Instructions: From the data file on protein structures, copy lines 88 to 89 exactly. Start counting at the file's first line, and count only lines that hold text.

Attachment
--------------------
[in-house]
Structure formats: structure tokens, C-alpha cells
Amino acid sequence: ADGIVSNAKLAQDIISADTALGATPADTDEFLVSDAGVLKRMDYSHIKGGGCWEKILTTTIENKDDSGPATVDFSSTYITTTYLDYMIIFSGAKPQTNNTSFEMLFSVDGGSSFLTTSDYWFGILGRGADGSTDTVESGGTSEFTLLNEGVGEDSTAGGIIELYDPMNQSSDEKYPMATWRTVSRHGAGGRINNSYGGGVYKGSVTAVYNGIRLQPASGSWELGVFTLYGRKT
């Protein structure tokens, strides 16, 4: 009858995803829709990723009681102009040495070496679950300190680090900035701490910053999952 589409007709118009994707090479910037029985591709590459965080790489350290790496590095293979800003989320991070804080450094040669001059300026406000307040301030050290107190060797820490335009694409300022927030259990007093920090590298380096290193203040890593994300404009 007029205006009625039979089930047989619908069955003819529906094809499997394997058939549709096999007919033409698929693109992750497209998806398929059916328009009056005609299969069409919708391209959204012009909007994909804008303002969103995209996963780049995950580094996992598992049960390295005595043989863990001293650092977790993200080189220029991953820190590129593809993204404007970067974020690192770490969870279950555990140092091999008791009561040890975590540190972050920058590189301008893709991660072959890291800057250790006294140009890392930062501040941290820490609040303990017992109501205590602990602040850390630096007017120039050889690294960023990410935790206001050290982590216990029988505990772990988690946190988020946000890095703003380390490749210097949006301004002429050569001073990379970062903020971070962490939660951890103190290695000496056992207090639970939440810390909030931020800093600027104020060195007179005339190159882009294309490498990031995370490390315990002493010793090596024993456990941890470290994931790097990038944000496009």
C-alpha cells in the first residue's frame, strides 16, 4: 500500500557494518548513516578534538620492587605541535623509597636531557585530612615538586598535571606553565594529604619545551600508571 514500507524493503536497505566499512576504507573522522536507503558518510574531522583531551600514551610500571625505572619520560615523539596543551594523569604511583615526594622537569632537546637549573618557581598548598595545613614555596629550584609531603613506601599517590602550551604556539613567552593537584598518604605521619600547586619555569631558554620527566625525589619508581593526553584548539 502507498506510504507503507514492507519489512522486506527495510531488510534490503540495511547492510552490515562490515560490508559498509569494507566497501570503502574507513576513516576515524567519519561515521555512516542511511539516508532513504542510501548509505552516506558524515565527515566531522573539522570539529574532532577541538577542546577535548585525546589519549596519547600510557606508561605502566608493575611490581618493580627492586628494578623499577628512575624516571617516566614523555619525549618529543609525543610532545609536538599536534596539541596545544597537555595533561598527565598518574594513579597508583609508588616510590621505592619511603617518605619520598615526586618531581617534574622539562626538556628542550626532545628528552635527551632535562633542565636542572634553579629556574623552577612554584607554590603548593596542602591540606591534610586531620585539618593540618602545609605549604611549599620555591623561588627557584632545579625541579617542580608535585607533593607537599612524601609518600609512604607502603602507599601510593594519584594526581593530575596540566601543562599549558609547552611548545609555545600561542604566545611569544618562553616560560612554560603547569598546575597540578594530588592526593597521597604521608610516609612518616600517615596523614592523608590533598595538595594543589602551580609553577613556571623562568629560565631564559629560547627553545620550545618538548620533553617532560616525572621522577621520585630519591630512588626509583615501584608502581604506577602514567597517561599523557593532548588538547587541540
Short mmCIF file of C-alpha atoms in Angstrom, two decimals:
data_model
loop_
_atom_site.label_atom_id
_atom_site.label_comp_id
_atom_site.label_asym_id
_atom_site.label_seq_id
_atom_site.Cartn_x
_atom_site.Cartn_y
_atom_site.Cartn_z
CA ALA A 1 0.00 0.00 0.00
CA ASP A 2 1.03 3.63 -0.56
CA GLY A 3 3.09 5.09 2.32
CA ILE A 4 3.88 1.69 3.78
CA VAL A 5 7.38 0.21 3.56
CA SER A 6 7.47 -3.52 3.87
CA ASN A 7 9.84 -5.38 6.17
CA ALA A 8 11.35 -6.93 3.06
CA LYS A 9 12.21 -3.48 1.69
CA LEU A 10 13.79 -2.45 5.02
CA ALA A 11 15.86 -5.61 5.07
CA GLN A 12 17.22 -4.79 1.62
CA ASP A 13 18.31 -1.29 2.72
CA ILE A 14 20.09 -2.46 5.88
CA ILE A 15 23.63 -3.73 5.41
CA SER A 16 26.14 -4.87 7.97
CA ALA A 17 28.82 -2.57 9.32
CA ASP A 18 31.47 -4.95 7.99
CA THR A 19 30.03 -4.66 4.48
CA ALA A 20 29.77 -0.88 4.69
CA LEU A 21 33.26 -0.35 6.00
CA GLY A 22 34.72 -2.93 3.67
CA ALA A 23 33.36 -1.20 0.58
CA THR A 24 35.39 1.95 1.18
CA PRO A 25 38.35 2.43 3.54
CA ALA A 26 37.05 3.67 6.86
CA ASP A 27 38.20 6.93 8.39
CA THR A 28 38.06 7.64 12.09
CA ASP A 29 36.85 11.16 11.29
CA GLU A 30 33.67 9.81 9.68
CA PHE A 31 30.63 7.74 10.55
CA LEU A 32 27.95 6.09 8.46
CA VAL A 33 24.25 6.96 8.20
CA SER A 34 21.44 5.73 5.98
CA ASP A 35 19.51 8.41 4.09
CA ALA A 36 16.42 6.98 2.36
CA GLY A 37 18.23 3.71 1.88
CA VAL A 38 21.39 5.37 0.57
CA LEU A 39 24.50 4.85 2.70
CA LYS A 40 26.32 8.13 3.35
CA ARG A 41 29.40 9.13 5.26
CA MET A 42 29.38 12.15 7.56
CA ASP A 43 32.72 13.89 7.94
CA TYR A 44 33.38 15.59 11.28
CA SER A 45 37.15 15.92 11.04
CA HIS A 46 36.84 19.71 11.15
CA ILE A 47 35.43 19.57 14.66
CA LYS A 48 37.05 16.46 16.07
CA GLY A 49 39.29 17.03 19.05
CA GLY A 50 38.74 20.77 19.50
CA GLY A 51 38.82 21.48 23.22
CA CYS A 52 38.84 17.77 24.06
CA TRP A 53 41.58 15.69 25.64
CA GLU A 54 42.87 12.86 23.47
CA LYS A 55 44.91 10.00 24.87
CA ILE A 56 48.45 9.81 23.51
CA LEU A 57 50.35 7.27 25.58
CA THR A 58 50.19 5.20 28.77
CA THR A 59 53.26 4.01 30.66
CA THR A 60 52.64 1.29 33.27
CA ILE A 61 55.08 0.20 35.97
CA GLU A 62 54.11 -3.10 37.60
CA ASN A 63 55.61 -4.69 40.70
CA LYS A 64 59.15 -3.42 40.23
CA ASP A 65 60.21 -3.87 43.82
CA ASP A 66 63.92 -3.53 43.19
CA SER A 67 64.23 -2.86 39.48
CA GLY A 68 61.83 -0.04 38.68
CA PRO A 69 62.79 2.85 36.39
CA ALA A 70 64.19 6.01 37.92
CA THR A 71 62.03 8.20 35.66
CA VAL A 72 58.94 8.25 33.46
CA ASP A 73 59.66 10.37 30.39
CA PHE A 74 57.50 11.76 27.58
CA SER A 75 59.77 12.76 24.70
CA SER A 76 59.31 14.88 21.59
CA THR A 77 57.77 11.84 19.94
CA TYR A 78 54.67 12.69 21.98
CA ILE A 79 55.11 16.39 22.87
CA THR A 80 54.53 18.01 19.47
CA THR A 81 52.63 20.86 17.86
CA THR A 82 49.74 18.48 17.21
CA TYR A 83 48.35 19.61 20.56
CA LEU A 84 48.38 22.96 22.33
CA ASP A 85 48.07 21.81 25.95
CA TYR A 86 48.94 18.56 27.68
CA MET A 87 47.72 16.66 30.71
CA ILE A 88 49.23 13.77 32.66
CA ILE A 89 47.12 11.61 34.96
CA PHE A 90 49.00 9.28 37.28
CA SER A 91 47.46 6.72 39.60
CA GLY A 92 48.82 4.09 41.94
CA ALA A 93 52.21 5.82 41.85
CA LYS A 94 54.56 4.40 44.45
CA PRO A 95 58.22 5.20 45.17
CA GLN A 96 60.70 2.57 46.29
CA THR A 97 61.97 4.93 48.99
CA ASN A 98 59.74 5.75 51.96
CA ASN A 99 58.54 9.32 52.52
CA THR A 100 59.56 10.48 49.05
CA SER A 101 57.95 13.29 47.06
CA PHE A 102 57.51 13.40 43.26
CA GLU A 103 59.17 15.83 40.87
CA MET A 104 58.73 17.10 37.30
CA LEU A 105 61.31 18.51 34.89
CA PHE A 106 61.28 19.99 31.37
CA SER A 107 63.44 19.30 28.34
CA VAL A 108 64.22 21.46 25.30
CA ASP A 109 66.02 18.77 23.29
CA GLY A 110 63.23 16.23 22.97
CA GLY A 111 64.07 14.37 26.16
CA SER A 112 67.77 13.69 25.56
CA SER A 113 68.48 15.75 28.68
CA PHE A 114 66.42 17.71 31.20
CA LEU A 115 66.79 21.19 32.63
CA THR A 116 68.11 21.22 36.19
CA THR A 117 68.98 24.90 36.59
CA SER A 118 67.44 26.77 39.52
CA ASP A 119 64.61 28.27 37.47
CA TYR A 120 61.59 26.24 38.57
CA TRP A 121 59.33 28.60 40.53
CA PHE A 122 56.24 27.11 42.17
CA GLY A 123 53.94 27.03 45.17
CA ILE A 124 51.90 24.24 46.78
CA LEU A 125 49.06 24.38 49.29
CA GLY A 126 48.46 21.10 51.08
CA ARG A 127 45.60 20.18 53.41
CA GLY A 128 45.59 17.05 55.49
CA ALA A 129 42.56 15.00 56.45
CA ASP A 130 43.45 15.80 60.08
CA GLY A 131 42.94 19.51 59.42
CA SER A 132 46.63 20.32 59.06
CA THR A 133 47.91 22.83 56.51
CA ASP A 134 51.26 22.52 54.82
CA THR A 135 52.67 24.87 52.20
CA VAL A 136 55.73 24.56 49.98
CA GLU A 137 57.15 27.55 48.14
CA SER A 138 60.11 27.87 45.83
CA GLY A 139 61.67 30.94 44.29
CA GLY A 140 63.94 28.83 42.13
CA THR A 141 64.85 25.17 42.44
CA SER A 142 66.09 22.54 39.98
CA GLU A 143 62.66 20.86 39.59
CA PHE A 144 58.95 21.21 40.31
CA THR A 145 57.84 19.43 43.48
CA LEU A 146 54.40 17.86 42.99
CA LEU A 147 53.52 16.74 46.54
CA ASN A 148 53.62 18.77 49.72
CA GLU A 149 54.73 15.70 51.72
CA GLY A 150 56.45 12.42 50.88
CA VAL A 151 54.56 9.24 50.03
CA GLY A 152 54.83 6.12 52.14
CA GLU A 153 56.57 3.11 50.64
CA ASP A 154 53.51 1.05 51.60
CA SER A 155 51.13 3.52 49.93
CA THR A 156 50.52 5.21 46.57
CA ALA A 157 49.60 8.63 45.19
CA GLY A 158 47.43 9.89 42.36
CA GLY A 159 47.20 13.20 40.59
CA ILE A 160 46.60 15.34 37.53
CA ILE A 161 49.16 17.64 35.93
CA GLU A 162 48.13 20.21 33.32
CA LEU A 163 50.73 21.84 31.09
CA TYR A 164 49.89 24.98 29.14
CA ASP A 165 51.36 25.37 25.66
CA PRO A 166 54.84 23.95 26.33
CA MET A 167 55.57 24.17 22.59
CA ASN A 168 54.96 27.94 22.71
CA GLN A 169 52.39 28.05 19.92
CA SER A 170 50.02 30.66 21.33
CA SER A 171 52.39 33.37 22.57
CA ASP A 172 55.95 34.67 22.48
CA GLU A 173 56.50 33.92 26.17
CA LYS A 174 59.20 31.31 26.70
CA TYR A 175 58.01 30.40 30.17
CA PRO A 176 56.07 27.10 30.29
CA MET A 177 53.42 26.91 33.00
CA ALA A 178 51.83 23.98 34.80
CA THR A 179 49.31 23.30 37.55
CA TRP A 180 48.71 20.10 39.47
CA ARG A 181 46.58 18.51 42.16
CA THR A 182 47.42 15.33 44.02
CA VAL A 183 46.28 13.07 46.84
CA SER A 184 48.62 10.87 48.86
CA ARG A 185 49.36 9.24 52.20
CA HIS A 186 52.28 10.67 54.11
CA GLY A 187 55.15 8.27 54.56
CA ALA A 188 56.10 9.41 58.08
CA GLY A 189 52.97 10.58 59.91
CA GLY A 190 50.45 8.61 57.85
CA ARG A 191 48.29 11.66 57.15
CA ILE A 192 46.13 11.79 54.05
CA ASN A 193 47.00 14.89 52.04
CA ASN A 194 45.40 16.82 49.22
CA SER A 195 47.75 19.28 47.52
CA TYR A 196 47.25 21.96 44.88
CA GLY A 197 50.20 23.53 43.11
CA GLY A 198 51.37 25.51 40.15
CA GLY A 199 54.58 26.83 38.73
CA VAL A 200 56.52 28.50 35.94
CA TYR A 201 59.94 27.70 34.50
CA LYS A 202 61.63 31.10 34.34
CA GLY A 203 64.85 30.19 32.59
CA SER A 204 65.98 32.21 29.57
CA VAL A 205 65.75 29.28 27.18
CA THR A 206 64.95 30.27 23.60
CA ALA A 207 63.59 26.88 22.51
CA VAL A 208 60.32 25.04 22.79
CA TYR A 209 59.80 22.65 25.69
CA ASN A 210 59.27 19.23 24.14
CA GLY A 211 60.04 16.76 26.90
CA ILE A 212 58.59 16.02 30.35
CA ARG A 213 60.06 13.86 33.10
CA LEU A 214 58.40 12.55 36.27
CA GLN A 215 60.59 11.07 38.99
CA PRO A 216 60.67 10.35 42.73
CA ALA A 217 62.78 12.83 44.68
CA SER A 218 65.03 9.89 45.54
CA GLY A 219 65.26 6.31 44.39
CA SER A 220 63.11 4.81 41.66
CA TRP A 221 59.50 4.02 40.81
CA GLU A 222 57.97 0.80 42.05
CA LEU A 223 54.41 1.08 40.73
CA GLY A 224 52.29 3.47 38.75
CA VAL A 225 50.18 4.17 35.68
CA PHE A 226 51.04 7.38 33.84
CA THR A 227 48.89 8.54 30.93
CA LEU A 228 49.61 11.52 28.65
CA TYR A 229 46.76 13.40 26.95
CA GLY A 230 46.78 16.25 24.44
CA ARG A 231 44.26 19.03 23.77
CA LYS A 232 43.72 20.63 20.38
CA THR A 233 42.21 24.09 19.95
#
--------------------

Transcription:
CA ASP A 73 59.66 10.37 30.39
CA PHE A 74 57.50 11.76 27.58